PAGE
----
Insects and the beginning of Stop Motion Film

Many are familiar with stop motion animation because of the popular 1964 TV special “Rudolph the Red Nose Reindeer” that runs every year during the holidays and mainstream success of films like Tim Burton’s “Nightmare Before Christmas” and the clay characters “Wallace and Gromit”. They can be appreciated not solely for the mystical world they can take us to, but for the patience and craftsmanship they require from the people making them. In recent times we are familiar with clay being the most popular medium used — molding each character’s movement frame by frame. While the process of filming stop animation has been the same since the start, one of the first mediums animated in a stop motion film was a real insect.

In the early 1900’s, Russian Ladislaw Starevich was the Director of the Museum of Natural History in Kaunas, Lithuania. During his tenure there, he created short live documentaries for the museum. While making his fifth film featuring two live stag beetles fighting over a female, he found the bright stage lights did not bode well for these nocturnal creatures – with the heat of the lights eventually killing the actors. With a steady ambition Ladislaw decided to recreate the scene with stop motion animation by replacing the legs of the dead beetles with wire attached with sealing wax to the thorax – which resulted in a moveable puppet. The films he created using this technique are known as the first puppeted stop motion films. He would later continue with these endeavors and also create the first puppeted stop animated film with a plot called, “Beautiful Leukanida.” These films would also include the use of dead animals and miniature props. He became an internationally acclaimed artist as a pioneer of film and continued his career after Wolrd War I in France.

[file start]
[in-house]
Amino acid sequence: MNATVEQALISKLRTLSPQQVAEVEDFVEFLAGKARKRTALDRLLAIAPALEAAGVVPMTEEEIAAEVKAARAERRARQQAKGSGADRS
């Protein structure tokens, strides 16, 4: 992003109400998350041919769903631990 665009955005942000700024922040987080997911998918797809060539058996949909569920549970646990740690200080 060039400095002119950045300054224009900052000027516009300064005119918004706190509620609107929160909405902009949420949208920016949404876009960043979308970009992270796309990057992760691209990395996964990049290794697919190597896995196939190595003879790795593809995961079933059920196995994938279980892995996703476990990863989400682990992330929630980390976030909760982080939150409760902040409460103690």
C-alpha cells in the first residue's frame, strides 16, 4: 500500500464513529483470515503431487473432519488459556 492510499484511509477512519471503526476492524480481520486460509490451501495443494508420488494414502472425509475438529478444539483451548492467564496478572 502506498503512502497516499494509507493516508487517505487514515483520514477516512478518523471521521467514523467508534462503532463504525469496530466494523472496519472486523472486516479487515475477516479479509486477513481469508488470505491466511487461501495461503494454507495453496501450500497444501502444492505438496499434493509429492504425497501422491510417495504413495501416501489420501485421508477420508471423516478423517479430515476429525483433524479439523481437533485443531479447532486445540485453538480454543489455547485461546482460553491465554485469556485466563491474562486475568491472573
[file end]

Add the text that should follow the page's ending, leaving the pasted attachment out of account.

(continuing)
One of my favorites, and his first film (resulting in an honor by the Russian Czar) is of the familiar story of “The Grasshopper and the Ant.” All summer, the grasshopper sings, plays music, and looks a bit drunk while the ant works hard collecting food and building a shelter. Then winter comes. I hope you will enjoy this short cinema and take a step back in history to another artists journey with a timeless enjoyment of stop motion film and creative expression with insects. 100 years later the art of animating insects lives on with the work of B.U.G.’s Insect Dioramas and Lisa Wood. – Meghan Pearl/Kevin Clarke